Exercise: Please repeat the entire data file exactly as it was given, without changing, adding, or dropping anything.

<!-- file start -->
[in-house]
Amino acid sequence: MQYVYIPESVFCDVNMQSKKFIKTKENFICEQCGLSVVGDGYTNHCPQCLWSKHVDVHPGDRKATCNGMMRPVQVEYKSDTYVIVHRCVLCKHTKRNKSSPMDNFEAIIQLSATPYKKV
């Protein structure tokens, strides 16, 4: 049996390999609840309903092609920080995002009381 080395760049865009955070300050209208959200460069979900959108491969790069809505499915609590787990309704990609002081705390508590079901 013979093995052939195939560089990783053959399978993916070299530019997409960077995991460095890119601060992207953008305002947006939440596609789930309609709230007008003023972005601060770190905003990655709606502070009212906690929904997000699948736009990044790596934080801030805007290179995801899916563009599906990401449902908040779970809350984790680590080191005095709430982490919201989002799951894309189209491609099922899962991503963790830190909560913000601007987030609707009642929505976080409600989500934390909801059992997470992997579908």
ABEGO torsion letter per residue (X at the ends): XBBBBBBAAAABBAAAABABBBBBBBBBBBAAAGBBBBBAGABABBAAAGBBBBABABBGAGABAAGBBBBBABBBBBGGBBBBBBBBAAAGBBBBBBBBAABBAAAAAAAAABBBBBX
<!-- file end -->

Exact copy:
[in-house]
Amino acid sequence: MQYVYIPESVFCDVNMQSKKFIKTKENFICEQCGLSVVGDGYTNHCPQCLWSKHVDVHPGDRKATCNGMMRPVQVEYKSDTYVIVHRCVLCKHTKRNKSSPMDNFEAIIQLSATPYKKV
């Protein structure tokens, strides 16, 4: 049996390999609840309903092609920080995002009381 080395760049865009955070300050209208959200460069979900959108491969790069809505499915609590787990309704990609002081705390508590079901 013979093995052939195939560089990783053959399978993916070299530019997409960077995991460095890119601060992207953008305002947006939440596609789930309609709230007008003023972005601060770190905003990655709606502070009212906690929904997000699948736009990044790596934080801030805007290179995801899916563009599906990401449902908040779970809350984790680590080191005095709430982490919201989002799951894309189209491609099922899962991503963790830190909560913000601007987030609707009642929505976080409600989500934390909801059992997470992997579908």
ABEGO torsion letter per residue (X at the ends): XBBBBBBAAAABBAAAABABBBBBBBBBBBAAAGBBBBBAGABABBAAAGBBBBABABBGAGABAAGBBBBBABBBBBGGBBBBBBBBAAAGBBBBBBBBAABBAAAAAAAAABBBBBX